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NEWS
July 28, 1986
Apparently even the law is no obstacle when the Reagan administration wants to help the Teamsters Union - the only major labor union to support Ronald Reagan's candidacy in 1980 and again in 1984. Federal law requires the government to remain neutral in contests between unions for the right to represent workers. That, however, didn't stop the White House last fall from helping the Teamsters win a close election to represent civilian employees at Fort Sill, Okla. Mitchell Daniels, political director for the White House, personally arranged for the Army to help the Teamsters.
NEWS
August 7, 1988 | Inquirer Washington Bureau
Tourist alert: If you're planning to say "cheese" in front of the White House this summer, forget it. Not only is the presidential mansion draped in plastic cloth, suggesting a creation by wrap-artist Christo, but also an 8-foot-high gray plywood fence obscures much of what is left of the view from Pennsylvania Avenue. Contractors are stripping the White House of 30-odd coats of paint it has accumulated since 1797. The porous Aquia Creek sandstone has been painted periodically since it was initially whitewashed, each coat on top of the other.
NEWS
January 28, 2000 | PHOTO CAPTION ASSOCIATED PRESS
Hot! Hot! Hot! there's more to running for president then just debating policy - you even have to do some very silly things. In the first installment of our weekly series, we find Al "What's it going to take to make me an Alpha Male?" Gore contributing to an Iowa potluck supper.
LIVING
July 13, 1986 | By Gary Haynes, Inquirer Graphic Arts Director
One of the most romanticized jobs in news photography is the assignment to cover the White House. As is sometimes the case, however, the romance differs from the reality. For reasons of security and politics, few unguarded moments of a President or his family are ever recorded on film. Almost all the pictures result from situations that are stage-managed and stopwatch-timed. Photographers have never had unlimited access to the President, but in recent years the proliferation of White House photographers, representing newspapers, magazines, television networks and independent stations as well as the photographers on the White House staff, has made shooting more difficult, even when the White House cooperates with a few minutes of the President's time.
NEWS
December 26, 1996 | FROM INQUIRER WIRE SERVICES
President Clinton and his family celebrated Christmas in the White House yesterday, with the President giving his wife a book that takes a nostalgic look at baseball, a spokesman said yesterday. Hillary Rodham Clinton, a longtime Chicago Cubs fan, received the gift of Mudville Diaries, a book of baseball memories collected by Mike Schacht, said the spokesman, Josh Silverman. Details of other gifts were not immediately available so as not to intrude on the Clintons' privacy, Silverman said.
NEWS
December 14, 2012 | By Jerry Markon and Peter Wallsten, Washington Post
WASHINGTON - The White House and the nation's most prominent charities are embroiled in a tense, behind-the-scenes debate over President Obama's push to scale back the nearly century-old tax deduction on donations that the charities say is crucial for their financial health. In a series of recent meetings and calls, top White House aides have pressed nonprofit groups to line up behind the president's plan for reducing the federal deficit and averting the year-end fiscal cliff, according to people familiar with the talks.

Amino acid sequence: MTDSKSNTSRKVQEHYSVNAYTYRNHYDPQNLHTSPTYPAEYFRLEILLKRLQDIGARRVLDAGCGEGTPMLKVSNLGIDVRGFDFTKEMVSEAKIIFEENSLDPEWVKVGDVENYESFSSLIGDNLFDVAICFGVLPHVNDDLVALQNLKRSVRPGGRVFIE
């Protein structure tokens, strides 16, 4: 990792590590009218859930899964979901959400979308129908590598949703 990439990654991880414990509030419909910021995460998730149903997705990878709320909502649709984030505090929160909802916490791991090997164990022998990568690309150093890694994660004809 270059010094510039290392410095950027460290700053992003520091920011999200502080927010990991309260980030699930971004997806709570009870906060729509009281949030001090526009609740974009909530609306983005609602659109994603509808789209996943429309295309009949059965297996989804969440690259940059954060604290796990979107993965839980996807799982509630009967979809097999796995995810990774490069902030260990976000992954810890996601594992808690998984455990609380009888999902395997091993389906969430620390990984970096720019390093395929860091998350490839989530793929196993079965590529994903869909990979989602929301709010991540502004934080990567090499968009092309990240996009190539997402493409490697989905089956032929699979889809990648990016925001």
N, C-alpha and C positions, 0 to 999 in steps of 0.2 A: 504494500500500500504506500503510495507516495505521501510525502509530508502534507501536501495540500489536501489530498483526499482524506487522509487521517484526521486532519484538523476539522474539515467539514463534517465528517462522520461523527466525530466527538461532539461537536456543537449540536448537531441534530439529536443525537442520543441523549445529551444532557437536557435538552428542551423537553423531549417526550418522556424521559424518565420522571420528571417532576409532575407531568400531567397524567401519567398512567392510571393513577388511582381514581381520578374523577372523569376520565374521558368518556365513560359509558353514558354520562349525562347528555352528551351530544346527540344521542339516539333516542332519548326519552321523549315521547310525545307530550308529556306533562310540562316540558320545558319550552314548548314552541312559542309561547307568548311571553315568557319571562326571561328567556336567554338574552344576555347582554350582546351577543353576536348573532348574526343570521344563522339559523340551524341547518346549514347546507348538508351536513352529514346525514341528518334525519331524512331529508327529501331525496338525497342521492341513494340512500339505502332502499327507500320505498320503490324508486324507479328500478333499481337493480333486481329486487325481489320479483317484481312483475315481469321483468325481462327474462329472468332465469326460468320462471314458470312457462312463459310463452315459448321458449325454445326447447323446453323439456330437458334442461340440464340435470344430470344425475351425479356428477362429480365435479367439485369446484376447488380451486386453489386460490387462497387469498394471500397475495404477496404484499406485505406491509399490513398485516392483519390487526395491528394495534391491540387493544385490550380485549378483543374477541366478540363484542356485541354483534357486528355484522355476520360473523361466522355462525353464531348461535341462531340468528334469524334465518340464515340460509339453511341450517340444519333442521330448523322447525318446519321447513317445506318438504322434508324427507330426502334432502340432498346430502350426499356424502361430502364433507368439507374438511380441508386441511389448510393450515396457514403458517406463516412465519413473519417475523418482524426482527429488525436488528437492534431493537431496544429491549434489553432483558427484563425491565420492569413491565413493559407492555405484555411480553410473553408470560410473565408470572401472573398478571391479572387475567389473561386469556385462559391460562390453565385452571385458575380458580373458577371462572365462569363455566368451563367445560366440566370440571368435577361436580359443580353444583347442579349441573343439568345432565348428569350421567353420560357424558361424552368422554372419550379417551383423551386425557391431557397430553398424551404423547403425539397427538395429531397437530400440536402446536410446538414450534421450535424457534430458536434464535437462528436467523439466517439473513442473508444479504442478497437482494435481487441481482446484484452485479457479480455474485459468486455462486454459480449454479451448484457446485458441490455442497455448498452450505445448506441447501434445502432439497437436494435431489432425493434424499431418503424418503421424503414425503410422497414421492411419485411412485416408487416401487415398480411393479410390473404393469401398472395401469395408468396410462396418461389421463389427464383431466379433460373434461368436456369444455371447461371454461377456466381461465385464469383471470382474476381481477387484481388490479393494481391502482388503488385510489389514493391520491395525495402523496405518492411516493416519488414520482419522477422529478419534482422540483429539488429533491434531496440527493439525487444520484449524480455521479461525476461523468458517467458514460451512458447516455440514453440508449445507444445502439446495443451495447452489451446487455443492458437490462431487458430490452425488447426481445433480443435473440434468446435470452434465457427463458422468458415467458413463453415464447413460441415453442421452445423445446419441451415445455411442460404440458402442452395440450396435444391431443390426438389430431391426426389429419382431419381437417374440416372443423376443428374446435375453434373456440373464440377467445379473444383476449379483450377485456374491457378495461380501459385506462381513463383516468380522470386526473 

NEWS
December 24, 2009 | MICHAEL SMERCONISH
Three things to keep in mind should I ever be invited back to a White House holiday party: Uttering "Salahi" in line is like saying "bomb" on an airplane; know how to address the first lady before you're in the room with her; and don't blink - you won't get a second picture for a Christmas photo with the commander in chief. Last week, my wife and I arrived at 1600 Pennsylvania Ave. about 15 minutes before a party's scheduled 7 p.m. start time. That commencement hour was the first difference we noted when comparing the current occupants to their predecessors - the Bushes' started, and ended earlier.
ENTERTAINMENT
November 24, 2000 | By Henri Sault, FOR THE INQUIRER
The mint will celebrate the 200th anniversary of the completion of the White House with a medal to be issued this winter. It will depict the building within a wreath topped by a banner with the dates 1800-2000. The reverse will carry portraits of John and Abigail Adams, the first presidential couple to live in the building. Their cameo portraits, with more garlands under them, will give the medal an old-fashioned charm. With the date 1800 prominently placed on the reverse, it will make it essential for the medal to appear before the end of December.
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ENTERTAINMENT
July 30, 2014 | By Howard Gensler
  LINDA RONSTADT   didn't make it to New York in April when she was inducted into the Rock & Roll Hall of Fame, but Parkinson's disease didn't stop her from going to the White House. Yesterday, President Obama hung a National Medal of Arts around her neck and revealed, "I had a little crush on her back in the day. " A military aide brought Ronstadt, 68, into the East Room by wheelchair, but she walked to the stage to receive her award as a citation was read honoring her "one-of-a-kind voice" that paved the way for generations of female artists.
NEWS
July 19, 2014 | By Laura McCrystal, Inquirer Staff Writer